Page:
Seize fleeting opportunities’ is a popular dictum in battle. I believe that not only should one seize fleeting opportunities, one must also endeavour to create them, not only in battle but also in life. Carpe diem – seize the day – was my antidote to inaction.

In 1988, I seized an opportunity to pioneer the induction and employment of a Combat Group inLadakh.In March 1988, it was decided to induct a Combat Group of one mechanised infantry battalion and two independent armoured squadrons. The search began to identify a mechanised battalion that had finished its peace tenure. The first unit selected was in a hard peace station where limited family accommodation was available. The Commanding Officer protested that his troops had been away from their families and it was unfair to move them to field again. The protest was upheld. I was due to take over the command of 1 Mech Inf (1 Madras) in June 1988. I sensed a fleeting opportunity for my unit and myself to pioneer the employment of Mechanised Forces in HAA. The unit had already done six months in Hisar, which was a modified field station as limited family accommodation was available. I went on a day’s leave to Hisar and requested the Commanding Officer to ascertain the views of the troops for a possible move to Ladakh for two years. The proposal found ready acceptance from the troops as all sensed that history was in the making.

In the Army Headquarters there were misgivings about the efficacy of the employment of a mechanised force of this size in Ladakh. A conference, chaired by the COAS and attended by concerned Director Generals and representatives of the IAF, was held in South Block. As GSO 1(Equipment) Mechanised Infantry, I was in attendance as a backbencher. There was an animated, no-holds-barred discussion. Suddenly, General Sundarji spotted me on the back bench and growled, “Yes, Colonel, what says you, can this be done? Come up front and give your views.” With the background study that I had done, I seized the moment to methodically cover all issues from induction by air, technical problems, tactical concepts and above all, gave the likely offensive employment. I took 10 minutes as opposed to the minute or two a speaker gets in such conferences. This was much to the chagrin of the top brass present.

I concluded by saying, “Not only it can be done, but it must be done.” The Chief, who was also the Colonel of the Mechanised Regiment, with a glint in his eyes said, “Aren’t you due to take over a unit?” Without waiting for my reply, he added, “Go to Ladakh and make history!” 1 MECH INF was to take over the 20 BMPs (Infantry Combat Vehicle) of the ad hoc mechanised force already in Ladakh. We had to induct 32 BMP and three Armoured Recovery Vehicles (ARV). The two armoured squadrons had to induct 14 tanks and one ARV each. We required 49 sorties of IL 76 transport aircraft (one sortie could carry two BMPs or one tank/ARV). While the IAF had practiced carriage of tanks in plains, but landing at Leh Airfield – located at 10,300 feet and surrounded by high hills – presents technical difficulties. The IAF rose to the occasion and the entire equipment was safely landed at Leh by the end of Jun 1988. I went to Ambala to oversee the airlift and also flew to Leh a number of times.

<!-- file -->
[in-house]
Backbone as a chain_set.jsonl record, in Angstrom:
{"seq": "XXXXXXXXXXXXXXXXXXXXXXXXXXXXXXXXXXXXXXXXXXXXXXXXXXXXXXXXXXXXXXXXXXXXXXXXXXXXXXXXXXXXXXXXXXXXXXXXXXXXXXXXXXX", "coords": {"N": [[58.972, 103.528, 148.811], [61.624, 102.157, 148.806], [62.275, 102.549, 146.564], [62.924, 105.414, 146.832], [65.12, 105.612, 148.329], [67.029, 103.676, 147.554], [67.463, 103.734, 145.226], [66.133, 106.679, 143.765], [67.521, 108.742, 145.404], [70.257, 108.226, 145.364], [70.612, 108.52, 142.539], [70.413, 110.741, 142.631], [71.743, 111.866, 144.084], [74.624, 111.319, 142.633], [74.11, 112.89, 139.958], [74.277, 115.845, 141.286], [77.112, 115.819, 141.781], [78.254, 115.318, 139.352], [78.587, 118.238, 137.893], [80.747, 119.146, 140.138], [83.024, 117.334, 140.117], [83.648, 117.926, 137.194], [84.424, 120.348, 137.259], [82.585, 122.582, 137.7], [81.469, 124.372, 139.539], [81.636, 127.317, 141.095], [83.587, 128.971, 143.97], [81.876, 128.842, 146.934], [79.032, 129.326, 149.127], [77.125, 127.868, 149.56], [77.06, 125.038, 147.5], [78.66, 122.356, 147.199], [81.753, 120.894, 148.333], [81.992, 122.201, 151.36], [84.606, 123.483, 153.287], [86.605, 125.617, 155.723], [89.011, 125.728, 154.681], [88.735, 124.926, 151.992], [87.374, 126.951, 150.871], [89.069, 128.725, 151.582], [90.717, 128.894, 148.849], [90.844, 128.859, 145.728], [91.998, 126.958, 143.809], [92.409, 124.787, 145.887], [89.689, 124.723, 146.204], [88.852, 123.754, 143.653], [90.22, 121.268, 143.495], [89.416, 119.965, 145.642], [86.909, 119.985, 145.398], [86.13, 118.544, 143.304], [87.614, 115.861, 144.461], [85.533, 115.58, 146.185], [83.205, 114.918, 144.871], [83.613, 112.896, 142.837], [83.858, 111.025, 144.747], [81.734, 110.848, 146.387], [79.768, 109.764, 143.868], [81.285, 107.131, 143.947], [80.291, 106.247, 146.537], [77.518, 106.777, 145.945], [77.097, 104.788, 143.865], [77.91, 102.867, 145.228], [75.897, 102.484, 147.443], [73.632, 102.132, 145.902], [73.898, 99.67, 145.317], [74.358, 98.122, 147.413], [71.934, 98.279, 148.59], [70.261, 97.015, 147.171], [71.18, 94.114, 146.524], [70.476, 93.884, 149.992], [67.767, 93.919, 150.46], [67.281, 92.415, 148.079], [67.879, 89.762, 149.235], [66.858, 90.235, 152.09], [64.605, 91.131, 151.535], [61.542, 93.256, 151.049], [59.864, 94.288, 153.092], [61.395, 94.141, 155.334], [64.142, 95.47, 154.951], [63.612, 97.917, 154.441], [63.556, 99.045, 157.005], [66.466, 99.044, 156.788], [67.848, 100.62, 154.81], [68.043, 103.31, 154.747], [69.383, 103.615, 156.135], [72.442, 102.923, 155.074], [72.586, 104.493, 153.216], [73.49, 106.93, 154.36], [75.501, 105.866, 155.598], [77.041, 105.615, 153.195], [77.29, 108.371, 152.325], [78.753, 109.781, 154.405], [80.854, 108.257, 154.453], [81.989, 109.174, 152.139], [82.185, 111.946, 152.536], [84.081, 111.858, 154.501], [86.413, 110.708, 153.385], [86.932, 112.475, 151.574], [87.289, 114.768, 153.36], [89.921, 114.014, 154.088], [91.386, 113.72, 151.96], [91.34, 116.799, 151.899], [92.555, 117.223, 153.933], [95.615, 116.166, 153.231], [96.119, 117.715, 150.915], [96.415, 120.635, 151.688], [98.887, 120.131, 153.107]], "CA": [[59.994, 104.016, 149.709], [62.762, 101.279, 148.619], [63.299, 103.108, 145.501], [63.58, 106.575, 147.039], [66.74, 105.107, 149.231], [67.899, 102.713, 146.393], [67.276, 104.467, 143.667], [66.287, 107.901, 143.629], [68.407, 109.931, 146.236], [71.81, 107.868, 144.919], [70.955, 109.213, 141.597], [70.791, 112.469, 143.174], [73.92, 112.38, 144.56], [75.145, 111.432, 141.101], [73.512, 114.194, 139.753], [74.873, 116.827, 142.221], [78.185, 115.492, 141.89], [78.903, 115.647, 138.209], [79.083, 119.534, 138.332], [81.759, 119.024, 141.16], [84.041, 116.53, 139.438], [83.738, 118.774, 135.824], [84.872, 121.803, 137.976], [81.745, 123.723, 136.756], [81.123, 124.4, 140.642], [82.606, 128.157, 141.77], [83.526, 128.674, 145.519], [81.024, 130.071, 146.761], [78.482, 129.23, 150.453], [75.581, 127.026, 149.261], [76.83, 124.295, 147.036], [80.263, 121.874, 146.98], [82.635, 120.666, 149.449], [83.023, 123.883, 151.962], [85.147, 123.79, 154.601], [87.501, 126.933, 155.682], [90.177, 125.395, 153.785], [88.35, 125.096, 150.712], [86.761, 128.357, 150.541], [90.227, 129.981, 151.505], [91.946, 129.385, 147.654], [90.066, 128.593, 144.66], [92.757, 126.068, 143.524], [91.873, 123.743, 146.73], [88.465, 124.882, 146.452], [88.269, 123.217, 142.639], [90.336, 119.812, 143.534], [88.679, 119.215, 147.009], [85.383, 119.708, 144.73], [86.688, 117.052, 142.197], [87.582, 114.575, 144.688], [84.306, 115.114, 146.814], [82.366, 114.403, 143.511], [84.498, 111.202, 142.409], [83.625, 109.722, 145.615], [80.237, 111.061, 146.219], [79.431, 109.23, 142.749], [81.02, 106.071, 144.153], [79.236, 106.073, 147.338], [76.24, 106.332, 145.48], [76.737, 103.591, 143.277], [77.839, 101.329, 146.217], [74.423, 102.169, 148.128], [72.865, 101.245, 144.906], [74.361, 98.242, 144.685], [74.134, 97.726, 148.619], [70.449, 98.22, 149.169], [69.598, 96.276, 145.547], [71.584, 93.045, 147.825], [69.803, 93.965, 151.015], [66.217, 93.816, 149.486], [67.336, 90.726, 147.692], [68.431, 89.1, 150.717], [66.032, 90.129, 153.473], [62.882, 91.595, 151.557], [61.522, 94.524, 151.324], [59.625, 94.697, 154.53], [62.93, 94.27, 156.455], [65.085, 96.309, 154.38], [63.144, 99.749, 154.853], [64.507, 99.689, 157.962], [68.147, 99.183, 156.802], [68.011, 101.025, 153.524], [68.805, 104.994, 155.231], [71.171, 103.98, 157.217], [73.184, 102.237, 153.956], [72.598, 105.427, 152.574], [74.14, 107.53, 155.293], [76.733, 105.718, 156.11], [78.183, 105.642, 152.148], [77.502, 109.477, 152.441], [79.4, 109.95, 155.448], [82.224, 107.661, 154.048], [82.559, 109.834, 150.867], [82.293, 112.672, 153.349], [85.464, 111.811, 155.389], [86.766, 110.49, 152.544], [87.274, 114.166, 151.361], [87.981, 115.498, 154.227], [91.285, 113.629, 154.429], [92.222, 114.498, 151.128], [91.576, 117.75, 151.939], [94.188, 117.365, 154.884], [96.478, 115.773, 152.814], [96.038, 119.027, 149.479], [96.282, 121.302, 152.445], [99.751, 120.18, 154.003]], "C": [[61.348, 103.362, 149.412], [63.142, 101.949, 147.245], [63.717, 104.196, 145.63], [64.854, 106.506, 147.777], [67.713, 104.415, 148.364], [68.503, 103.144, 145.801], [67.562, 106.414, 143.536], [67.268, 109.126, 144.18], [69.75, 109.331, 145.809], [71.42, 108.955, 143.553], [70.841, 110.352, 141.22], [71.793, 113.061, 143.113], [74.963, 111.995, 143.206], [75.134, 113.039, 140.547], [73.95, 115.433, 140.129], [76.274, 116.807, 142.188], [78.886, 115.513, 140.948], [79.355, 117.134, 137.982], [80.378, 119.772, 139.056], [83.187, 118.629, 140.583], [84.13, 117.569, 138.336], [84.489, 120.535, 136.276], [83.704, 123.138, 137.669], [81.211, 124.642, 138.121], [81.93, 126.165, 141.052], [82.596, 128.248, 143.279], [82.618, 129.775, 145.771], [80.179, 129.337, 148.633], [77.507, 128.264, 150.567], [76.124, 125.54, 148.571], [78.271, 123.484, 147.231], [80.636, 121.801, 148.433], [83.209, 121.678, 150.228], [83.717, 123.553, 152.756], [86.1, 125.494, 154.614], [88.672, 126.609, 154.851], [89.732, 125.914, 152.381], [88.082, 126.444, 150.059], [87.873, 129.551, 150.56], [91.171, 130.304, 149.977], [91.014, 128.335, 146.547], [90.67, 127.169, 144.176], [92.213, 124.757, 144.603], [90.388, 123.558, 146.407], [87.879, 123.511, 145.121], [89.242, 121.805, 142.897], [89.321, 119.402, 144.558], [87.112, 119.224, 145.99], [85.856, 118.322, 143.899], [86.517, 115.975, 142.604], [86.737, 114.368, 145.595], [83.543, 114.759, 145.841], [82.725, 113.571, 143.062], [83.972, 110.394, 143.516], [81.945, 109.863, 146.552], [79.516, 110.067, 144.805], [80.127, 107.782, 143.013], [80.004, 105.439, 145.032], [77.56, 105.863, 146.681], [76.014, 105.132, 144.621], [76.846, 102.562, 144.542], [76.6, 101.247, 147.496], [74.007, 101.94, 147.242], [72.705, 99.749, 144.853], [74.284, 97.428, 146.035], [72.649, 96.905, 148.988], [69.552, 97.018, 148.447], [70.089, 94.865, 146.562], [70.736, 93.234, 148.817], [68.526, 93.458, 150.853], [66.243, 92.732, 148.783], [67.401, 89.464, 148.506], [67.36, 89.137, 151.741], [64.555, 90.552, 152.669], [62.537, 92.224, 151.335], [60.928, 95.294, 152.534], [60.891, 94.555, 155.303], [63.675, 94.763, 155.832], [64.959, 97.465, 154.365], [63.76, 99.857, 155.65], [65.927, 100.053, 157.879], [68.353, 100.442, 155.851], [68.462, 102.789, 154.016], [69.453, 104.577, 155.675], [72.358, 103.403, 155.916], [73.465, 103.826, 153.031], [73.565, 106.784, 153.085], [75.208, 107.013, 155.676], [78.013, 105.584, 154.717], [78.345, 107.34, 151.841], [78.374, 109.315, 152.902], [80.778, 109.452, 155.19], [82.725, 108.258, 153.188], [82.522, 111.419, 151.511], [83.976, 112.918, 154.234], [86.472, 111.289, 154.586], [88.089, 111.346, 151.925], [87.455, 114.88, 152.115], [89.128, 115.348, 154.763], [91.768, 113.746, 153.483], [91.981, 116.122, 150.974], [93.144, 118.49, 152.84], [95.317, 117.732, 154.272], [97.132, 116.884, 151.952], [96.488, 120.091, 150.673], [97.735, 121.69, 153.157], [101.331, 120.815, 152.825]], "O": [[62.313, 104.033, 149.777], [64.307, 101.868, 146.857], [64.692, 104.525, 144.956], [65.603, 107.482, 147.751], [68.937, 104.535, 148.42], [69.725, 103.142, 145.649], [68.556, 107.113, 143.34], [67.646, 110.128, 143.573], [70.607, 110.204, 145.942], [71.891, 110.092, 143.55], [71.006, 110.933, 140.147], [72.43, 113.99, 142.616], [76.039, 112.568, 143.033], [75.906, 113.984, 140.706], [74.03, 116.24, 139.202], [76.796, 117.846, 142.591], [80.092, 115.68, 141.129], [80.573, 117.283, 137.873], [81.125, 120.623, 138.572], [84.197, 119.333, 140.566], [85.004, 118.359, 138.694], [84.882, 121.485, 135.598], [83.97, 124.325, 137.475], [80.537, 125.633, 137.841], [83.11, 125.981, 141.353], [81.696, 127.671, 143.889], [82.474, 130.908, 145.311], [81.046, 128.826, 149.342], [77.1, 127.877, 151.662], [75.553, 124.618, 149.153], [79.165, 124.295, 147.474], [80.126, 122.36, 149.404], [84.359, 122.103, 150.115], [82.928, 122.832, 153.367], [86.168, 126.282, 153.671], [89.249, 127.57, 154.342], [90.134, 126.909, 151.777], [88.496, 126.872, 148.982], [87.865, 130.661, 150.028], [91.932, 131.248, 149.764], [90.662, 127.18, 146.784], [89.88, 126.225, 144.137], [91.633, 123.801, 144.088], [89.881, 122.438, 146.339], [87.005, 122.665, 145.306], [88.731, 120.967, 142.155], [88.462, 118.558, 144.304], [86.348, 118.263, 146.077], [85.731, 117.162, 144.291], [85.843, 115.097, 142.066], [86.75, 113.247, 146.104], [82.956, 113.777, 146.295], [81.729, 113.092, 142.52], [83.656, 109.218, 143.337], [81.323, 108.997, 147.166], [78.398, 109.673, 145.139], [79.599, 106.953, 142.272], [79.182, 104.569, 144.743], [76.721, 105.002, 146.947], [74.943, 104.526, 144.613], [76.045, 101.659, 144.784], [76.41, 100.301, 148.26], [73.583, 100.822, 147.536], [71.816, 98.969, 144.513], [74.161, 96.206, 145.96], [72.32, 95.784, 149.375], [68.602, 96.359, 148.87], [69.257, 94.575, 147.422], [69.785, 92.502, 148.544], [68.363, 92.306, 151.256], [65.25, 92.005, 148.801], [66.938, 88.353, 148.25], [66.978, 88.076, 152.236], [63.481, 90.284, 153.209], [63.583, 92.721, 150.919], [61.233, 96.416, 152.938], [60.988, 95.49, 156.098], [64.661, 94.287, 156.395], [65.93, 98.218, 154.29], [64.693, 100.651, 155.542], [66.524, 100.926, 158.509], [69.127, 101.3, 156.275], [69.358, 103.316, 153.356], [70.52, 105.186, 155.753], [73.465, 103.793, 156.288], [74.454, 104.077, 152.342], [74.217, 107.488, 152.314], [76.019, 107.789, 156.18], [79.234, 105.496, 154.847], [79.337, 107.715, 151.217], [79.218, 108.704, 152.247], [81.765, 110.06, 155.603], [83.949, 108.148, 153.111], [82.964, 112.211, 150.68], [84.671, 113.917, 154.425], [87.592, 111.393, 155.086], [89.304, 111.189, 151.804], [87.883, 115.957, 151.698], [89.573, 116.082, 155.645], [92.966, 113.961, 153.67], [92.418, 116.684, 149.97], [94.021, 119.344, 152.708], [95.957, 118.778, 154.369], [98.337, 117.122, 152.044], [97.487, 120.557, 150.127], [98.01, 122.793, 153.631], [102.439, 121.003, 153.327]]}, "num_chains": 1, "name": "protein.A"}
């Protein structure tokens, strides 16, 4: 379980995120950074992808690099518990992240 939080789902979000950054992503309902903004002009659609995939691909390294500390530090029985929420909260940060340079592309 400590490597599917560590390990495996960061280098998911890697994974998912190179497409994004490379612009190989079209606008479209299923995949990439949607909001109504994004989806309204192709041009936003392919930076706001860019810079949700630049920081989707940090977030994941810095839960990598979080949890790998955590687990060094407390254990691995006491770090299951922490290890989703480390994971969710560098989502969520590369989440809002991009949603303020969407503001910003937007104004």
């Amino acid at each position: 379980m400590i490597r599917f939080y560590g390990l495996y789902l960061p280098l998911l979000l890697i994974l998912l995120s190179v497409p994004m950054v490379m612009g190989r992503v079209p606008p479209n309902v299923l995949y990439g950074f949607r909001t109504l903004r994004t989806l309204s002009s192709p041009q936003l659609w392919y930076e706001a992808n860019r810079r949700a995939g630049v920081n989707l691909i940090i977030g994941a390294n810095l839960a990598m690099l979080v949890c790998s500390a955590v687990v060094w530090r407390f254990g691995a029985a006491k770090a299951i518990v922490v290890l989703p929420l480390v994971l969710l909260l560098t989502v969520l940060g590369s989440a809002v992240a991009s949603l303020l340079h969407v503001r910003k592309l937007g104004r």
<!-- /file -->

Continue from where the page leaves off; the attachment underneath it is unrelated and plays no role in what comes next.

I took over the unit in the first week of July and we were to induct by road from Jammu, in end July 1988. This was a formidable challenge as our drivers had never driven in the mountains. We had a 120-vehicle convoy and on the first day, our inexperienced drivers created chaos on the highway. The problem was solved by slowing down the speed to 30 kilometre and I myself drove at the head of the convoy. The 800 km journey to Ladakh is notorious for accidents. All units inducting into Ladakh generally meet with one or two unfortunate mishaps. Our precautions ensured that we arrived in Leh, after five days’ journey, without any mishap.

The unit less one company temporarily settled down at Karu, 40 kilometres from Leh. One company was to be located 120 kilometres to the East at Tangtse for deployment in Chushul Sector, which was another 100 kilometre to the East. The move of this company by road over the 17,500 feet Chang La Pass was a great confidence builder. The BMP is a unique combat vehicle and could maintain the same average speed as heavy wheeled vehicles. Within a week, we selected the new administrative base for mechanised forces at Stakna, close to Karu. Within two months, the accommodation for the troops and sheds for the equipment were constructed: 50 troops barracks and 15 sheds for tanks and BMPs, along with offices and messes were built in record time (two months). Field Marshal Sam Manekshaw was on a visit to Ladakh at the time and on my request, he inaugurated our Officers Mess and had lunch with us.